At this time, Galea, quoting Saliba from a different source, points out that the Church banned such sacred plays, and one could only perform a play with written permission and approval from the bishop himself. As we can see, the clergy and the church were very well intertwined with the staged art at this point, which will culminate in the opening of the Istitut Kattoliku (Catholic Institute) in 1960, a cultural complex which also housed one of the most prominent theatre halls at the time and came to play a pivotal role in the formation of the theatre fabric in post-independent Malta. According to Galea, the church had no particular interest in theatre until it became popular.

Apap mentions the plays staged at the Catholic Institute by Mons Salv Laspina (1903-1981), which aligns with Galea’s; however, the chapter attributes the first passion plays staged to the Salesians and further expands on the timelines of pageant plays and religious processions associated with these times and unveils the changes of styles and trends through the time.

Emanuel Vincent (Emvin) Cremona (1919-1987) u Gwardamanġa

In this micro-narrative where everything appears interconnected, it is noteworthy to mention that during these productions, Emanuel Vincent Cremona— a relative newcomer in the field of theatre—served as the set designer for both productions. Cremona, who had been leading the painting department at the Malta School of Art since 1948, is recognised as one of Malta’s modernist pioneers. Despite the clergy’s resistance to modernism, Cremona established his reputation through numerous church commissions. His involvement in theatre as a visual artist is an aspect that warrants further investigation.

One of Cremona’s large scale paintings at Fatima, Pieta.

Furthermore, my origins trace back to Pieta, formerly known as Gwardamanga, where I was brought up close to the Fatima Church. As a devout altar boy who attended mass daily from a young age, I was constantly enveloped by Cremona’s large-scale artworks. These pieces left a profound impression on me, as their presence was integral to my daily devotions. The writing of this post has led me to connect the dots, revealing that the play ‘Bin il-Bniedem’ was sponsored by the Dominican Order as a fundraising initiative for the ‘Sanctuary for Our Lady of Fatima, Gwardamangia.’ Fr Klimeck’s words in The Times on April 2, 1955. further illuminated this connection.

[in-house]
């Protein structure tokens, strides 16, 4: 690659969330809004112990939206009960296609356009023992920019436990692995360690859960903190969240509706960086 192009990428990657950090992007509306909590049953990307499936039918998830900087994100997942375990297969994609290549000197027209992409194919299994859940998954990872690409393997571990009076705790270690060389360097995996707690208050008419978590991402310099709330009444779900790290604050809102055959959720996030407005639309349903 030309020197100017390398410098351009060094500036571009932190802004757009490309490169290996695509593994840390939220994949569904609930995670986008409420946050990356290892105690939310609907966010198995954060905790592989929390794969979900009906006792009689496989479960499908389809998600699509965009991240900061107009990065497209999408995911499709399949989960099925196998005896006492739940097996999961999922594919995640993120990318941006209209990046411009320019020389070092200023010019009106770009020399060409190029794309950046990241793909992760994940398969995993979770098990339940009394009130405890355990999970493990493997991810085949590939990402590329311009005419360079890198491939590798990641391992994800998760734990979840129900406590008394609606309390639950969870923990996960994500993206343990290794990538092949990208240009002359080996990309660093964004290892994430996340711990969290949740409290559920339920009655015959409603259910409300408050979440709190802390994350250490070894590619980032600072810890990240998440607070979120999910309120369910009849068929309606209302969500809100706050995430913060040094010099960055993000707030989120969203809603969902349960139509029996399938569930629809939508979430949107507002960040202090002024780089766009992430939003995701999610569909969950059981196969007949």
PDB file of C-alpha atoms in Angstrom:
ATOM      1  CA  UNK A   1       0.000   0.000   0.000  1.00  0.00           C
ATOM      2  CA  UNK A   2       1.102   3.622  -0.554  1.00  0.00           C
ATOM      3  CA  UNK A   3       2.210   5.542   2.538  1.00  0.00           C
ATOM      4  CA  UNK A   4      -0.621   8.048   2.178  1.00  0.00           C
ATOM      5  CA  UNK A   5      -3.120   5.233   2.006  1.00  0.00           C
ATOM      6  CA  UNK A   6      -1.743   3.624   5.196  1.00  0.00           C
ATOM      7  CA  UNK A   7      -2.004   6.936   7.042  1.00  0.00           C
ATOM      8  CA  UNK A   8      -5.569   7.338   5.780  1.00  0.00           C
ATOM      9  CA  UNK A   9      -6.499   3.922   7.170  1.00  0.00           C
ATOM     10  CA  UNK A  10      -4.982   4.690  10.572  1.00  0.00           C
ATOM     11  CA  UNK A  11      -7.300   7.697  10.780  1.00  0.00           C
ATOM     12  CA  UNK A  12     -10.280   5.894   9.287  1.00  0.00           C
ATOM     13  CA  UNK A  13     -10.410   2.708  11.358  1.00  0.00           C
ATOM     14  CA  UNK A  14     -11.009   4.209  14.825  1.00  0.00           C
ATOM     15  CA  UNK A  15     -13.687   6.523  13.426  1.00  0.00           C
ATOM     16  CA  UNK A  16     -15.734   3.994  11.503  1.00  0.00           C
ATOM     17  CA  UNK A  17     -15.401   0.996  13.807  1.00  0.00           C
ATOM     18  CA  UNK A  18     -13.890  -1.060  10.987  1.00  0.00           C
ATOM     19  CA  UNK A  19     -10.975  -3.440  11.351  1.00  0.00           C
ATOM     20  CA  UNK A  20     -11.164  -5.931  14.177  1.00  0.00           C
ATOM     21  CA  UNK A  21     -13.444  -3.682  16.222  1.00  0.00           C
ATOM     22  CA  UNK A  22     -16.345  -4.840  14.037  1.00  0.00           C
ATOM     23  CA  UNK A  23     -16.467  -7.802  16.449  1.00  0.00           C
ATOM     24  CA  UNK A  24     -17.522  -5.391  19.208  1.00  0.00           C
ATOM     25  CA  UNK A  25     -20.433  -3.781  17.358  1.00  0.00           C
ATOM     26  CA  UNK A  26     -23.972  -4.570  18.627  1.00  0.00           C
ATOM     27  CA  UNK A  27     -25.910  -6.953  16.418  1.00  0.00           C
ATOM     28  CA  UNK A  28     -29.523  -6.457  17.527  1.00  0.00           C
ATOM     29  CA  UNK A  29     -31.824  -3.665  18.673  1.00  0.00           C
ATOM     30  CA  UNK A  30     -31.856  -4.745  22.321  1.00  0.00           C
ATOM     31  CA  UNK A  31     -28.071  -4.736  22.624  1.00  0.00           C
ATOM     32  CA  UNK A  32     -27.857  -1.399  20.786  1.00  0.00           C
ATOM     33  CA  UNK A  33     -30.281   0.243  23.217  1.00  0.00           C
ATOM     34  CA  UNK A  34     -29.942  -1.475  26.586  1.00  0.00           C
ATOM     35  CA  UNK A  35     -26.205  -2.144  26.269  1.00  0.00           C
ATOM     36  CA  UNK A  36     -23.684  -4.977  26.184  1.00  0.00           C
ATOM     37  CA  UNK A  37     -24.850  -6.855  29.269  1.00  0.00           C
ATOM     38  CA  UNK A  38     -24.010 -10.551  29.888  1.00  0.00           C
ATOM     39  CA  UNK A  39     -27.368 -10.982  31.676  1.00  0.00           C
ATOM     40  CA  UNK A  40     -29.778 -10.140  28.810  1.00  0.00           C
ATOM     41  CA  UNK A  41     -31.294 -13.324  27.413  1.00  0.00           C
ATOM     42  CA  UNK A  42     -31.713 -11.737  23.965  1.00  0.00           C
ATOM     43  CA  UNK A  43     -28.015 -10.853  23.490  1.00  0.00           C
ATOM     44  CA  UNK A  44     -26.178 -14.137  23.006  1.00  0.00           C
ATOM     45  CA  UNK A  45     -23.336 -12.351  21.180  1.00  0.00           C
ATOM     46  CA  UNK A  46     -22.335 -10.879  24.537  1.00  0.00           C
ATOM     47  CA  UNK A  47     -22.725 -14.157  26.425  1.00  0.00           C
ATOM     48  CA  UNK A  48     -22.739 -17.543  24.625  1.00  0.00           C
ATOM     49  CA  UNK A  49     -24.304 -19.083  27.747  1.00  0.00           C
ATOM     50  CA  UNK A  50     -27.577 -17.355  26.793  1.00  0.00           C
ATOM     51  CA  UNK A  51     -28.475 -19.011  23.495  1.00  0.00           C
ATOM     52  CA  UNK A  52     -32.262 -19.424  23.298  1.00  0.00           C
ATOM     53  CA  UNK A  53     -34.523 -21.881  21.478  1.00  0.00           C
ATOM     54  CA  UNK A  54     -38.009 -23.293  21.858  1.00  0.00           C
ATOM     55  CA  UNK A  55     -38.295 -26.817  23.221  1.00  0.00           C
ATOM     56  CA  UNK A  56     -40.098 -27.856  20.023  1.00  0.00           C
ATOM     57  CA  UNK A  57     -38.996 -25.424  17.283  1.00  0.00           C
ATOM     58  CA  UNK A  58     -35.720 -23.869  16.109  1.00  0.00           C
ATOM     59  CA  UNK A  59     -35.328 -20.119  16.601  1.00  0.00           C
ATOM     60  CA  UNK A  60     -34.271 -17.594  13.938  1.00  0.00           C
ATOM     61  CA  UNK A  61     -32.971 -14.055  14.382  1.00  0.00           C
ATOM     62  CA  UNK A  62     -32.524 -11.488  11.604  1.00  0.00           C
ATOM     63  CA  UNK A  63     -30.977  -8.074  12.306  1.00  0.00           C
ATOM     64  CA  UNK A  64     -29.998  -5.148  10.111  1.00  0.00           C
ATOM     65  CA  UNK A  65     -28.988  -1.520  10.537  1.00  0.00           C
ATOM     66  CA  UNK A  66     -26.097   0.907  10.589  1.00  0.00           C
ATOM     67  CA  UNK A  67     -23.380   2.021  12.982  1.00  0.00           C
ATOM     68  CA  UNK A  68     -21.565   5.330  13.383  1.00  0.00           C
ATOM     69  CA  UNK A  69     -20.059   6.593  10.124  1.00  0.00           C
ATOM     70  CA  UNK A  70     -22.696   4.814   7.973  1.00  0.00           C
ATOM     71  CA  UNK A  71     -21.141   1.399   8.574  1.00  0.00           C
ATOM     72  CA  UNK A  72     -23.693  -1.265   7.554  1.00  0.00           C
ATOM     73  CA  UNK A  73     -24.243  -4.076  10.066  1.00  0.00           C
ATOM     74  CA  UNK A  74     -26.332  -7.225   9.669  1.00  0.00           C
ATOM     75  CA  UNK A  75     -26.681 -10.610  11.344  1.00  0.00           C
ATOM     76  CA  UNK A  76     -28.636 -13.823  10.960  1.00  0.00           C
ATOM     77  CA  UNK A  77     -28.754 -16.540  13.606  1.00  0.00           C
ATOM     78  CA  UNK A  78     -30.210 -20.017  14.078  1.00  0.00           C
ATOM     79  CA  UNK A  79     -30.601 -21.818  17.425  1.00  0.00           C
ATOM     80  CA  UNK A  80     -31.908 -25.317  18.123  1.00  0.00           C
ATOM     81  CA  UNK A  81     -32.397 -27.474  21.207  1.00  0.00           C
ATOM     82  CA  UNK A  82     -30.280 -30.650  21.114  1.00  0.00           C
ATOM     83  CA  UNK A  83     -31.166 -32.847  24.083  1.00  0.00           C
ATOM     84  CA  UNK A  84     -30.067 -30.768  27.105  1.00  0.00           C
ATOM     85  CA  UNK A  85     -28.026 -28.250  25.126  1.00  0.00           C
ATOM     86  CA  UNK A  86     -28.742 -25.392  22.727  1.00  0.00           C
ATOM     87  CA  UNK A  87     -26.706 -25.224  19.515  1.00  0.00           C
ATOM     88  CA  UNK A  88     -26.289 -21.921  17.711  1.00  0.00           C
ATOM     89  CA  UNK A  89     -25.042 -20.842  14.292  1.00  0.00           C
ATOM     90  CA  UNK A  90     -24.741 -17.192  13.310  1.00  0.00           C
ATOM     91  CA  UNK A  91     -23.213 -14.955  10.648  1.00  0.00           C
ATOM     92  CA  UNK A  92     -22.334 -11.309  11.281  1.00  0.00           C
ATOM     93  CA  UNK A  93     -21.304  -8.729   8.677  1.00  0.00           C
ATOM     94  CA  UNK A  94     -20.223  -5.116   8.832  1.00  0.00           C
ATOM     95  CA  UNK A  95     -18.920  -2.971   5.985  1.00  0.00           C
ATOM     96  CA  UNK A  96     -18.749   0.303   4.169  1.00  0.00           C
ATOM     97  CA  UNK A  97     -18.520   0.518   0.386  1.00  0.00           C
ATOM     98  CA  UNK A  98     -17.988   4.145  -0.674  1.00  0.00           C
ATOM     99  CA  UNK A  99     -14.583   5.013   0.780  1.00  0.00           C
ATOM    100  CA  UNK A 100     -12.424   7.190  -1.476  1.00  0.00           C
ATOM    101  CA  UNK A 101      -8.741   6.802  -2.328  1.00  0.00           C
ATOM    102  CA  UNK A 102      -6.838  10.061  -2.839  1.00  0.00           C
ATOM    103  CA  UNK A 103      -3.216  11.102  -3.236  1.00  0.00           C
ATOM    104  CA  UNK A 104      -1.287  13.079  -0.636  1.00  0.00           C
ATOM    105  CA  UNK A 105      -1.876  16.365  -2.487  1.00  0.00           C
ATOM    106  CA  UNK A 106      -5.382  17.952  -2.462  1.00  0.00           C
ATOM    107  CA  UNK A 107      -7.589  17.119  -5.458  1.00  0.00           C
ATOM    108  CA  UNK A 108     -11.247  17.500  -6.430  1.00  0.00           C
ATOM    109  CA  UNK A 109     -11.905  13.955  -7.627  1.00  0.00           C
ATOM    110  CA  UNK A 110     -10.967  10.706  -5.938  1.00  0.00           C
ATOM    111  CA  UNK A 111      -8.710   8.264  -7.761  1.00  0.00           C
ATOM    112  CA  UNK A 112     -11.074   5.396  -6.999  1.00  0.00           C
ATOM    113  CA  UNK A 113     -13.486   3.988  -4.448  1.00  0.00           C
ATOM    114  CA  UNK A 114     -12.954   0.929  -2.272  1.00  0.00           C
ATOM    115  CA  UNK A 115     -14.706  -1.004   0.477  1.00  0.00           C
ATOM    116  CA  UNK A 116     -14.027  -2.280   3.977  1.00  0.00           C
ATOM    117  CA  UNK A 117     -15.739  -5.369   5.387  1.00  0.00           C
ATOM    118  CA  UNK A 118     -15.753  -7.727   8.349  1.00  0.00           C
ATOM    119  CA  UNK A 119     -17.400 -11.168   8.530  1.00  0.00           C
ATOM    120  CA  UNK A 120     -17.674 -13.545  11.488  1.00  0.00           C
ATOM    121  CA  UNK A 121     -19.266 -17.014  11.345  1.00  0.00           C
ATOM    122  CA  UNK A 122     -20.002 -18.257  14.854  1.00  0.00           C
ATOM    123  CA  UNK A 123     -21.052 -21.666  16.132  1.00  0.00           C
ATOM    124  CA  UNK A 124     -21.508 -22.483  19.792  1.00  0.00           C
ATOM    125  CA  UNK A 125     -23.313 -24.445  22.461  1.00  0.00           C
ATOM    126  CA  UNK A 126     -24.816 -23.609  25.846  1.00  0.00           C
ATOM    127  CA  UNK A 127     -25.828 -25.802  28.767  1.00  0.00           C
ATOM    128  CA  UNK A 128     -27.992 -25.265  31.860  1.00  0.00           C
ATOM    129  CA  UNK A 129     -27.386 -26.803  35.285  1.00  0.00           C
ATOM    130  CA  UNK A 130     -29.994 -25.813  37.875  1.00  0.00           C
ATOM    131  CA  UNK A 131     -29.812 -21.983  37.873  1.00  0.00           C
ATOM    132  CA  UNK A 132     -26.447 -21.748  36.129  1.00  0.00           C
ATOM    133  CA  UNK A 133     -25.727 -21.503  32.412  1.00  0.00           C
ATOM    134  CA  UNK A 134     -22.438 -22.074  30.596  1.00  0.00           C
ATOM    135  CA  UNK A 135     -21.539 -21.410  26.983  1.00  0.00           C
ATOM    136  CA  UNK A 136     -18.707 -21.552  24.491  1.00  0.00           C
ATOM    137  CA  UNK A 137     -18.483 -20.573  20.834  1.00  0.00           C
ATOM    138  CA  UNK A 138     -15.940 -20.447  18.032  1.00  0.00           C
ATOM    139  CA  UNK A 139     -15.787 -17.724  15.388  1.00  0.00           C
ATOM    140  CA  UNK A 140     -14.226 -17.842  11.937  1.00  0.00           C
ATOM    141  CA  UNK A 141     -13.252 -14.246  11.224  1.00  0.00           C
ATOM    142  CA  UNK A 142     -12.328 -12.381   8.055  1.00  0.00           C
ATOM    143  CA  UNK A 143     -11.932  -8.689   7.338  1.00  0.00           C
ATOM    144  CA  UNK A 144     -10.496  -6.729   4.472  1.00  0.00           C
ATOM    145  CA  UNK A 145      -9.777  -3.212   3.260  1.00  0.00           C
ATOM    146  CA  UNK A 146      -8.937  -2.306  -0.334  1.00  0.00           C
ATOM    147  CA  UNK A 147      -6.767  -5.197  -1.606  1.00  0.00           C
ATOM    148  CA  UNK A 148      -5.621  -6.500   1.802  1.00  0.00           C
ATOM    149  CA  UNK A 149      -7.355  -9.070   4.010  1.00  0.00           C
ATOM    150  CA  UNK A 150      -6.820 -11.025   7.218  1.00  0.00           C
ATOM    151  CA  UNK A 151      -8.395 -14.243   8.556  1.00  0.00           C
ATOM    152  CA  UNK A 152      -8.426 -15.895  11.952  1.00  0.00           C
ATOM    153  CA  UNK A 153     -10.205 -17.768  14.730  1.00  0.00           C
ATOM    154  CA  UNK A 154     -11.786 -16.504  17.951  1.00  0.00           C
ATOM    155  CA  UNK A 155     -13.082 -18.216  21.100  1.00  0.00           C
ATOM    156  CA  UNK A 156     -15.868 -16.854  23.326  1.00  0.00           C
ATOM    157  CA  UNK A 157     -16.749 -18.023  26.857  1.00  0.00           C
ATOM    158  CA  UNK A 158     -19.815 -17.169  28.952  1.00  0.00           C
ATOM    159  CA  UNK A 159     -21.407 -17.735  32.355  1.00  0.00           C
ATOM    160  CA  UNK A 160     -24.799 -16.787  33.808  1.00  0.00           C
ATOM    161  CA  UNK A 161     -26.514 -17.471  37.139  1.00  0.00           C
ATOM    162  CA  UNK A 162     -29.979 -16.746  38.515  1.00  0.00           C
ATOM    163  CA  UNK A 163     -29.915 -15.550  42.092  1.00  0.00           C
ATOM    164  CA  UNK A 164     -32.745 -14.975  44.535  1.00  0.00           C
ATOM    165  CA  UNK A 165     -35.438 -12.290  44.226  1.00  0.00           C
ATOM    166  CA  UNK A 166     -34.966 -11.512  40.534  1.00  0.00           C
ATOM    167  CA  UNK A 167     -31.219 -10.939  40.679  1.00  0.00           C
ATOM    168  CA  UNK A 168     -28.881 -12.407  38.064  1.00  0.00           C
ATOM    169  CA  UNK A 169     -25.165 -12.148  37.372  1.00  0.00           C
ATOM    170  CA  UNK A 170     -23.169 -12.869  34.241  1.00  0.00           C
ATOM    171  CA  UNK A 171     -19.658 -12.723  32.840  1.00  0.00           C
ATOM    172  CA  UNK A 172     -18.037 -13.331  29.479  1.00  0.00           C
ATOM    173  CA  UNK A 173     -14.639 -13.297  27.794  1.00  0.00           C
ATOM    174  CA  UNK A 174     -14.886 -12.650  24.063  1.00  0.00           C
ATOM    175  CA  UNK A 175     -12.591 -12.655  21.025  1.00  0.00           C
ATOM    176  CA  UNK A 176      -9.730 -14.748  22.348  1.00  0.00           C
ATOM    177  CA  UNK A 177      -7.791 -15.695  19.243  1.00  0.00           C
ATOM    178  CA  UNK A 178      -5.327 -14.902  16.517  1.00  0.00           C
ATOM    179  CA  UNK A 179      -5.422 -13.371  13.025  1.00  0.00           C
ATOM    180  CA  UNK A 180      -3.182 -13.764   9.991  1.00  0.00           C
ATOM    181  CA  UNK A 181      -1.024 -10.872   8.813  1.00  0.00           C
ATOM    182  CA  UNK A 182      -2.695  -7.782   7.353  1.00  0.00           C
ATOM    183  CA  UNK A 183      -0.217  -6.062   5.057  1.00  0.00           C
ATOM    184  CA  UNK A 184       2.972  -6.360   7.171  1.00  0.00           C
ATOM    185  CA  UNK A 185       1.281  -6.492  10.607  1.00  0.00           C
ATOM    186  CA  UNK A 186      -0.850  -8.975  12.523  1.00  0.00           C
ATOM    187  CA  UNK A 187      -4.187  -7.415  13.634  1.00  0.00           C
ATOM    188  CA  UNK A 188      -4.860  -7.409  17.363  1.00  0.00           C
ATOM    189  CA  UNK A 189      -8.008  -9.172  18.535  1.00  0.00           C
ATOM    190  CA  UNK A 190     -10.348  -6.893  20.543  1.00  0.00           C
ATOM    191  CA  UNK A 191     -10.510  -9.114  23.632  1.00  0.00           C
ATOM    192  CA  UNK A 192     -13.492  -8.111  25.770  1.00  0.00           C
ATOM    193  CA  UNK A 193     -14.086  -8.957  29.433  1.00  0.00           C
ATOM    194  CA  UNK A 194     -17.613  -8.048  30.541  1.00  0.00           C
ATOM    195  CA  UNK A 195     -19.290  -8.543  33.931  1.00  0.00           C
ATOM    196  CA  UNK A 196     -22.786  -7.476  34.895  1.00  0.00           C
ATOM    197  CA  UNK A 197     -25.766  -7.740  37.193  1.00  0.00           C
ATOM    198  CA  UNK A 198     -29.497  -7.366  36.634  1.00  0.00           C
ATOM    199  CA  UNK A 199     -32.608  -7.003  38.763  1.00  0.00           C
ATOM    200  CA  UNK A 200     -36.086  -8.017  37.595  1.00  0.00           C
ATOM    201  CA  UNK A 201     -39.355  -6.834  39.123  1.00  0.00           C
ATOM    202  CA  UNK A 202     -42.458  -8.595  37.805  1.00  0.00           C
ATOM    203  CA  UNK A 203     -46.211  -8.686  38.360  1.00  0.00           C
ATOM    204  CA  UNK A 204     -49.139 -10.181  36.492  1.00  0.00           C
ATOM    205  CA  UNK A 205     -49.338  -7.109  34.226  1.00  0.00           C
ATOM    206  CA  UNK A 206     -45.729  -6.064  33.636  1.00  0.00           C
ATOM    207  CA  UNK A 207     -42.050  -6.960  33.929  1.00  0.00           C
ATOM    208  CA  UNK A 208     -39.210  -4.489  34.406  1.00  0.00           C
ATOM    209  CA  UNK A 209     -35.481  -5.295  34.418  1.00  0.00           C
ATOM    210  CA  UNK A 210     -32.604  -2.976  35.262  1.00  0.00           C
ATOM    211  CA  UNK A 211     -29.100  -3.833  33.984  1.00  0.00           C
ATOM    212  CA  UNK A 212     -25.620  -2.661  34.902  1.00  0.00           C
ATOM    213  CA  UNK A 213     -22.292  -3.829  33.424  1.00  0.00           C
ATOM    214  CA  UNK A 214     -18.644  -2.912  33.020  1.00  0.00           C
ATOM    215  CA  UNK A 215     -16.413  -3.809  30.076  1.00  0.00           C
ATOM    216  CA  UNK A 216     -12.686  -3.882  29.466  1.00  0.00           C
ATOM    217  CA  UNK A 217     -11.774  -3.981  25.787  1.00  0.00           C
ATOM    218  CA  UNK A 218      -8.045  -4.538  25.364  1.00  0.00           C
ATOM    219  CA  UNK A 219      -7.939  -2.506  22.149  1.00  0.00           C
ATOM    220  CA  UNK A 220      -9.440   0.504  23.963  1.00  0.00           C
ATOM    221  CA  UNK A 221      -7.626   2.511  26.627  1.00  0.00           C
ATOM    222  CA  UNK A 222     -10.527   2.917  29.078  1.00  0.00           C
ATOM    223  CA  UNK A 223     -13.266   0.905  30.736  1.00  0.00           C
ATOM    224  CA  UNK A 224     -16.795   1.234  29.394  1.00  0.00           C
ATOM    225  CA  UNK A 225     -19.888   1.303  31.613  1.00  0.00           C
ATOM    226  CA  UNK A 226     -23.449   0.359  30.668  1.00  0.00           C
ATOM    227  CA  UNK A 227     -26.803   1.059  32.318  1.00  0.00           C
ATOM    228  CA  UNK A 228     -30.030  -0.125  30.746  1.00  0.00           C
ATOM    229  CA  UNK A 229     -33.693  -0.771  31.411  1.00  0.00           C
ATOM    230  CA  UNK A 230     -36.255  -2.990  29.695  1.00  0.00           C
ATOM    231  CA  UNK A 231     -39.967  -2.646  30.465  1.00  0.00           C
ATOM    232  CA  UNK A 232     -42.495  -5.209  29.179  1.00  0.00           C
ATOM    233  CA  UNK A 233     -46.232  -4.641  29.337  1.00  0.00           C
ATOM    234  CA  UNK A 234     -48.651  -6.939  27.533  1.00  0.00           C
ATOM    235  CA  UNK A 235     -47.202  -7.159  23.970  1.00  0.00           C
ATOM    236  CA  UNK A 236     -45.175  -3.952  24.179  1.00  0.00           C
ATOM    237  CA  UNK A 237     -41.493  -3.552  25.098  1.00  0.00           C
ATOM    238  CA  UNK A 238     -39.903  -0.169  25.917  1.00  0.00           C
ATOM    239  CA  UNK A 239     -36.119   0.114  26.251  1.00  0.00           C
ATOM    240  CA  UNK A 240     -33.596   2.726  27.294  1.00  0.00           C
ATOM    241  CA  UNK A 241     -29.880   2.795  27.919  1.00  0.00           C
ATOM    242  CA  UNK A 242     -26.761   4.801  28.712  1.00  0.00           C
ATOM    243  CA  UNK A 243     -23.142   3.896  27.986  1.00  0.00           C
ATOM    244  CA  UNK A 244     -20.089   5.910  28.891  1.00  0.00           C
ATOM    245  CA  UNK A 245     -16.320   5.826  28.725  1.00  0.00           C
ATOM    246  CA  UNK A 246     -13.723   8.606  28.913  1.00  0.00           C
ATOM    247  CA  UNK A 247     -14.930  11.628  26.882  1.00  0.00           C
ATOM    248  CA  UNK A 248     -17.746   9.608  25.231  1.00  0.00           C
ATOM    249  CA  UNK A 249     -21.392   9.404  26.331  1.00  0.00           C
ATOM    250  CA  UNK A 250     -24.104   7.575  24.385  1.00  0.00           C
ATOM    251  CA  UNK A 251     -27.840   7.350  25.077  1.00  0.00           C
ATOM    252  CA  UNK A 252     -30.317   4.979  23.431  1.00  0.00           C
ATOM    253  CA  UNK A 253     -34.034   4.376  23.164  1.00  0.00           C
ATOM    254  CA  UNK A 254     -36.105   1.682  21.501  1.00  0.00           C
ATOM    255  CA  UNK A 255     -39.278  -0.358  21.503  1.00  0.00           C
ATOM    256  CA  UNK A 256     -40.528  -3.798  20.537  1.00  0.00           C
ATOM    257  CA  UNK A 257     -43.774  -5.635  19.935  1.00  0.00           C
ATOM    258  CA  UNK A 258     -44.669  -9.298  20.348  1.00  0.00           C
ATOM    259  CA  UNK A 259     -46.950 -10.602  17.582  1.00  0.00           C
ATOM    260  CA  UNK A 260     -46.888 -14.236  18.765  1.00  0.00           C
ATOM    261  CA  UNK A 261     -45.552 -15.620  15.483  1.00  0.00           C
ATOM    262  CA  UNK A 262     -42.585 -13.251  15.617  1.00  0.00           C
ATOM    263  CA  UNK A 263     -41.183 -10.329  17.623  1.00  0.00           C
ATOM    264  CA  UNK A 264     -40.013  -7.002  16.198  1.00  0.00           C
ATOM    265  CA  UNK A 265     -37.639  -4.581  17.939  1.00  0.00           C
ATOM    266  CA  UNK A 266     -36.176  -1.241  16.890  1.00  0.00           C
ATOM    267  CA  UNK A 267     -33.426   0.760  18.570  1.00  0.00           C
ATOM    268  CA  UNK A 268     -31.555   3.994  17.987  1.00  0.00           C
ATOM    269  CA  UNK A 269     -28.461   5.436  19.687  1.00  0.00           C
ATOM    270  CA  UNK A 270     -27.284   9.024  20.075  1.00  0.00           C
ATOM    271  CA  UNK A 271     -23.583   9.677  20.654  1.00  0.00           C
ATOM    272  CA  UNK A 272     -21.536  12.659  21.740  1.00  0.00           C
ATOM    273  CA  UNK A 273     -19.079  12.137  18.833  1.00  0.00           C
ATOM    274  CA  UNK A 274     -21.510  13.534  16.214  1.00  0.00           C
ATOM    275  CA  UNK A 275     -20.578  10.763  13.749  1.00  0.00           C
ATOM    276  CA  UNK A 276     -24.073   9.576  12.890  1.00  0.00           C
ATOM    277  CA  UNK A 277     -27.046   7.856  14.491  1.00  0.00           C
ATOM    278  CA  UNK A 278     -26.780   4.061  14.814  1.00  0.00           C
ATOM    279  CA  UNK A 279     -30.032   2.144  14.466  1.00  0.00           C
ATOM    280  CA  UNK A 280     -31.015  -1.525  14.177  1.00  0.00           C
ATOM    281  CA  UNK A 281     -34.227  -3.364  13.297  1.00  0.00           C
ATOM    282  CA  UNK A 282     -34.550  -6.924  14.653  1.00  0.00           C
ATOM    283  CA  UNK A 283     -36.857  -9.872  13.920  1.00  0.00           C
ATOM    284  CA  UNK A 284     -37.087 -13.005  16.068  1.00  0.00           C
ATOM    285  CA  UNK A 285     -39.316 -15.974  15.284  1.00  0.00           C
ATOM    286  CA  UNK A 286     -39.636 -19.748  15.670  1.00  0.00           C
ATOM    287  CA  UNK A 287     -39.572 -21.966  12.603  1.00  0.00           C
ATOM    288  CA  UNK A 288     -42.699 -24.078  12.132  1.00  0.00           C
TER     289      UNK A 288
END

Thank you for reading. Should you possess any additional information concerning these individuals and their performances or any details pertinent to the timeline of 1935-1965, please do not hesitate to contact me.

These blog posts are snippets from threads of my doctoral research where I am mainly re-analysing the period from 1935 to 1965 in the local theatre historiography. I want to thank the support from Teatru Malta, the Ministry of Education, and the University of Malta for SIPARJU, a scholarship I was awarded at the beginning of my studies, Teatru Manoel and Istitut Kattoliku for allowing me access to their repositories, and for my colleagues who are continuously pouring into the Digital Archive of Theatre Studies many preserving digital copies of many historical documents which allow us to gradually contribute to more precise and accurate narratives and historical analysis.